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Indigenous people fair ocean future

12. Indigenous Peoples

A fair ocean future for earth's first people

Summary

Indigenous and Traditional Peoples the world over are being impacted by human pressures including climate change. Scientists, governments and experts are trying to find new ways to manage our resources to live within our planetary boundaries, however Indigenous and Traditional People have been doing this for millennia. With the United Nations Declaration on the Rights of Indigenous Peoples, colonising forces are needing to consider how development decisions impact on these community groups and what past developments have taken away.

Indigenous and Traditional People can provide resolutions and alternate management techniques for addressing climate change and development issues. For instance, multiple groups have ancestors who have survived through previous climate change periods, and their adaptations can be learnt from. This paper addresses some of the issues that Indigenous and Traditional People face in this era of rapid change, and how their Traditional Knowledge and alternative knowledge systems can provide positive solutions towards solving problems not only for their own communities but also for the wider global community.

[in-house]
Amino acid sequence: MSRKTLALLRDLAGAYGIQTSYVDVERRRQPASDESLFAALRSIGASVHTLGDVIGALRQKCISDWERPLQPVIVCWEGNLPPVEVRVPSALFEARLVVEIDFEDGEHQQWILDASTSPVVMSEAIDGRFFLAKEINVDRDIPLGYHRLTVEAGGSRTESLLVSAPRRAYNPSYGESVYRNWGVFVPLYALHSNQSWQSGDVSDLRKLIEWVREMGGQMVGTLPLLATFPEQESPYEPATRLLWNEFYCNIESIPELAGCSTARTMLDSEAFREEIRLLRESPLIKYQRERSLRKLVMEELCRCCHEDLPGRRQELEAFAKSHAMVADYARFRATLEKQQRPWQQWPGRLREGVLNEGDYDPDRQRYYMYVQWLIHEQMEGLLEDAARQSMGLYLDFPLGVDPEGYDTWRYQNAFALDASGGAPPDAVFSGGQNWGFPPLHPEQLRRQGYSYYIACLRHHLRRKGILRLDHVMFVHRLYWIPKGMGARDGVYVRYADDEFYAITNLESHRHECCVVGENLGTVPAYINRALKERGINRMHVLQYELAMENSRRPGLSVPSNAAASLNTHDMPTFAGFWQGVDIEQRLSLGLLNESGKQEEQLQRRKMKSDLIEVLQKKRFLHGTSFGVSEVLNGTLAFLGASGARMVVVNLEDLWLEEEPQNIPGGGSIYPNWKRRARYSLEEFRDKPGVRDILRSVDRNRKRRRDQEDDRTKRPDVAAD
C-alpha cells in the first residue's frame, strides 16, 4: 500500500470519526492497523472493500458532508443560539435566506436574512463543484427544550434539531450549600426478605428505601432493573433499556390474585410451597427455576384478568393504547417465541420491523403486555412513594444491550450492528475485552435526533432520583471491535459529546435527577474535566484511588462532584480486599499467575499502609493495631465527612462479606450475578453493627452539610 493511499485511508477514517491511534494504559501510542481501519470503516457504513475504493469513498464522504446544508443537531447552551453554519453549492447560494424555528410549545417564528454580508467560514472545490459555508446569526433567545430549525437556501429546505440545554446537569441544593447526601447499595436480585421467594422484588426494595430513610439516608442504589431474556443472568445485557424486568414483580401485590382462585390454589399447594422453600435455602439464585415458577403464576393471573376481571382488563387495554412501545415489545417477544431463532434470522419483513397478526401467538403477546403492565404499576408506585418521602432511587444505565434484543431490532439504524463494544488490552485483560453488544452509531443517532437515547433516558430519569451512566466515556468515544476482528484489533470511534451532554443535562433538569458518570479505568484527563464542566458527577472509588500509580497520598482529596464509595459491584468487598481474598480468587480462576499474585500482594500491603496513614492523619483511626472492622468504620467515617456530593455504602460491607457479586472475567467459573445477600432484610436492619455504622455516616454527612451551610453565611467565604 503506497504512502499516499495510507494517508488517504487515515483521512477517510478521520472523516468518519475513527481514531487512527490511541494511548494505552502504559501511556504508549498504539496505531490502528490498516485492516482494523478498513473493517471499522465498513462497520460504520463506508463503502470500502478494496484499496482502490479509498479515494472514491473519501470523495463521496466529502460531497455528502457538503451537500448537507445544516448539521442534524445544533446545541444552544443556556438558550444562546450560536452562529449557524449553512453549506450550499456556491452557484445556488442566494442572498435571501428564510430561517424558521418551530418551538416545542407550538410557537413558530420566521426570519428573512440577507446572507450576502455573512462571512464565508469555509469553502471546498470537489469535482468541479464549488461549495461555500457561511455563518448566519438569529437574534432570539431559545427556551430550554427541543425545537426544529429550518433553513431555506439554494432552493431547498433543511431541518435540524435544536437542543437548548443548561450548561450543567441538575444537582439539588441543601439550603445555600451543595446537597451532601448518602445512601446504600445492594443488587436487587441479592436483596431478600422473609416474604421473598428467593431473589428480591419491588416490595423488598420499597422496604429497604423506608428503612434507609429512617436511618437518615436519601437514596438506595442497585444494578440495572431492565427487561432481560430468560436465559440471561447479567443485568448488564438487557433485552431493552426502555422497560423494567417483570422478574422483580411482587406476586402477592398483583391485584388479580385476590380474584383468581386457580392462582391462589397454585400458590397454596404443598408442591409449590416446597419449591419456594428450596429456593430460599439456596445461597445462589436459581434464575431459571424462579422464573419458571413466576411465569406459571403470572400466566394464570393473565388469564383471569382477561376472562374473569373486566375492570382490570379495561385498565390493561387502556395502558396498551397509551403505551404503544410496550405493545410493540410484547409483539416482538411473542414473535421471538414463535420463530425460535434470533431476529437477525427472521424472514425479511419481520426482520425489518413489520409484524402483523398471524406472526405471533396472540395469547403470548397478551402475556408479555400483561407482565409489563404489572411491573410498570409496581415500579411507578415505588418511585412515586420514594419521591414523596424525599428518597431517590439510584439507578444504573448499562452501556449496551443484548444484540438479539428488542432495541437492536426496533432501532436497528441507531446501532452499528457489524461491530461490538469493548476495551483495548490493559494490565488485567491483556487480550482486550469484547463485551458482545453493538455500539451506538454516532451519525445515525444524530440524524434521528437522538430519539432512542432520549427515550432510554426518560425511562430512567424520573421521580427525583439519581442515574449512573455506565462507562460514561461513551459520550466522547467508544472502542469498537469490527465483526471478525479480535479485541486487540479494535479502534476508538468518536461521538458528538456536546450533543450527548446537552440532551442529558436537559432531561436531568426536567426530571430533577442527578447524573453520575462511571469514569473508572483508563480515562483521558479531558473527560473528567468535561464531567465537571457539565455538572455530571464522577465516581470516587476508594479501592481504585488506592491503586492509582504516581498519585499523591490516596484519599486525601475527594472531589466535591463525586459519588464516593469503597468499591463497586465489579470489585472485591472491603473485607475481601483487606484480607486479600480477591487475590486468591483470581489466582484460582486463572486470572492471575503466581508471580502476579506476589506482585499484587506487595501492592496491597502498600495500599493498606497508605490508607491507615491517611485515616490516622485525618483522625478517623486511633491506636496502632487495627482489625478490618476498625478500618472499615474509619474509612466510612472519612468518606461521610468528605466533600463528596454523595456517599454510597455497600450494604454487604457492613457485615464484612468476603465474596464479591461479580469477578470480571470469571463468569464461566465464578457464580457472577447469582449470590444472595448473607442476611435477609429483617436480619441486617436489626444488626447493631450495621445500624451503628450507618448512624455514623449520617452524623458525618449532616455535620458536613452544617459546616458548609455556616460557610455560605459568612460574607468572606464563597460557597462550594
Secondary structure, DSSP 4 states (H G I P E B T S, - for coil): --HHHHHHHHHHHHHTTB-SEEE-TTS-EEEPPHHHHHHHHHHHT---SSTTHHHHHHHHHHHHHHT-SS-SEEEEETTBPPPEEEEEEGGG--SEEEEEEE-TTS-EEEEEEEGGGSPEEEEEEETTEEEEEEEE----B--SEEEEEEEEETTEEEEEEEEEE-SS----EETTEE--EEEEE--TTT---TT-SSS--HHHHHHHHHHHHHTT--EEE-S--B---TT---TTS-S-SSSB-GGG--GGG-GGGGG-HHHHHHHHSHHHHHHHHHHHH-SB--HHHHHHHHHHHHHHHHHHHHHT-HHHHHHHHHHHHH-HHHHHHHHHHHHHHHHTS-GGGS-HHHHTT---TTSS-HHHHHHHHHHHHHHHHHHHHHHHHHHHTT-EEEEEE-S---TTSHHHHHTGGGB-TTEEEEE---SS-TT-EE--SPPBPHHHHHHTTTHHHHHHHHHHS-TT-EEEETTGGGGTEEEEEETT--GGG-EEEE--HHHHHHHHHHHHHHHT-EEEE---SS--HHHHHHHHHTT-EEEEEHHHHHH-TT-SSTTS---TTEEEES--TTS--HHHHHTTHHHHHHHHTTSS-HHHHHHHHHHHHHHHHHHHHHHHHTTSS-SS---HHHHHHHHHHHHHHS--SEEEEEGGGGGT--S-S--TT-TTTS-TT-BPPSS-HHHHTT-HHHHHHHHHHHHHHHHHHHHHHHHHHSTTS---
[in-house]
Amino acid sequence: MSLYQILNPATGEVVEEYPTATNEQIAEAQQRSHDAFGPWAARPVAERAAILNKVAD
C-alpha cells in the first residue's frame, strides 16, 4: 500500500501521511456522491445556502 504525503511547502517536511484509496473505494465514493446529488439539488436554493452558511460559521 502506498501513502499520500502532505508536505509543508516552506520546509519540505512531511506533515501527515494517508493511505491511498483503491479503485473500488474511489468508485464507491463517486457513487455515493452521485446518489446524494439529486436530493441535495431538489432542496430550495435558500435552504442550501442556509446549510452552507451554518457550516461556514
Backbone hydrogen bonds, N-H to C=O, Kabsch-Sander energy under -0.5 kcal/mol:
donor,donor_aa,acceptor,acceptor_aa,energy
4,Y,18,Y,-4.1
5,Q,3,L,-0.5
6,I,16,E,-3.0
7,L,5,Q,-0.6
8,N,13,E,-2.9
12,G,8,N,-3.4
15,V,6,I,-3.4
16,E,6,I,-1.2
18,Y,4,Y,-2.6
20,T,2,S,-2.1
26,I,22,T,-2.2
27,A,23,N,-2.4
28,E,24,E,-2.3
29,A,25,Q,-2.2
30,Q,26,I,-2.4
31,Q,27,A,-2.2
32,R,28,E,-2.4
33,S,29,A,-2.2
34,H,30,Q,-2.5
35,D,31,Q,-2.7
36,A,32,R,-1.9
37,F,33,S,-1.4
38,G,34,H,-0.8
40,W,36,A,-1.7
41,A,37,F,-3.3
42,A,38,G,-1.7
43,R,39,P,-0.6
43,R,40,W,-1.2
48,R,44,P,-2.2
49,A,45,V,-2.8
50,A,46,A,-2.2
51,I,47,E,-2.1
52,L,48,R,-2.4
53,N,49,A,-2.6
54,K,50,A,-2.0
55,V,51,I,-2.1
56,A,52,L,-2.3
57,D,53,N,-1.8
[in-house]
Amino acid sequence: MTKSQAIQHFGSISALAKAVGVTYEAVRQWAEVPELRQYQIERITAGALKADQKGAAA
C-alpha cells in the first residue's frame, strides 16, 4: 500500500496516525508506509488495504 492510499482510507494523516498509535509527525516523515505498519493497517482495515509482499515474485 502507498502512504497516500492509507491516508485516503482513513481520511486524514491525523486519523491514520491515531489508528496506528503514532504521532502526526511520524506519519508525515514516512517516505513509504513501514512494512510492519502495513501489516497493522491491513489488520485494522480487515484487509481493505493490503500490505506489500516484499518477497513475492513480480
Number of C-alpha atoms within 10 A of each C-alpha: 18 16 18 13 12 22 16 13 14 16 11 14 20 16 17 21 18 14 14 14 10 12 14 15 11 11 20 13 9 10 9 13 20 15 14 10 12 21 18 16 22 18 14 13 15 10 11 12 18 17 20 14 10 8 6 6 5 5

With 6% of the world’s Indigenous and Traditional Peoples overseeing 40% of the world’s biodiversity, there is a lot of responsibility placed on marginalised communities to sacrifice their place in the economy for the benefit of those who do not recognise their services. Today’s dire situation provides opportunity for Indigenous and Traditional Peoples to lead in development of a new marine conservation economy and for their voices to be heard within the international community, a voice that is often hushed or ignored.

Infographic

Lead Investigators

Mibu Fischer

CSIRO

Anchor

tero_mustonen

Tero Mustonen

Snow Change Cooperative, Finland.

Co-Authors

Meet our fellow team members who contribute to the success of this project.

Kimberley Maxwell

Fisheries and Aquaculture Outcomes, New Zealand
Dean Greeno

Dean Greeno

Russ Jones

Russ Jones

Hereditary Chief; Retired as Manager, Marine Planning Program, Council of the Haida Nation in 2017
Suteji Hugu

Suteji Hugu

Regional Coordinator for East Asia, ICCA Consortium
Per Ole Frederiksen

Per Ole Frederiksen

small boat fisherman and receiver of the Nordic Council Nature and Environment Prize 2018
Kaisu Mustonen

Kaisu Mustonen

Snow Change Cooperative, Finland.
Jamie Graham-Blair

Jamie Graham-Blair

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FUTURE SEAS is a unique collaboration , spear-headed by the Centre for Marine Socioecology, of over 100 researchers from the University of Tasmania (UTAS), the Commonwealth Scientific and Industrial Research Organisation (CSIRO) and other institutions
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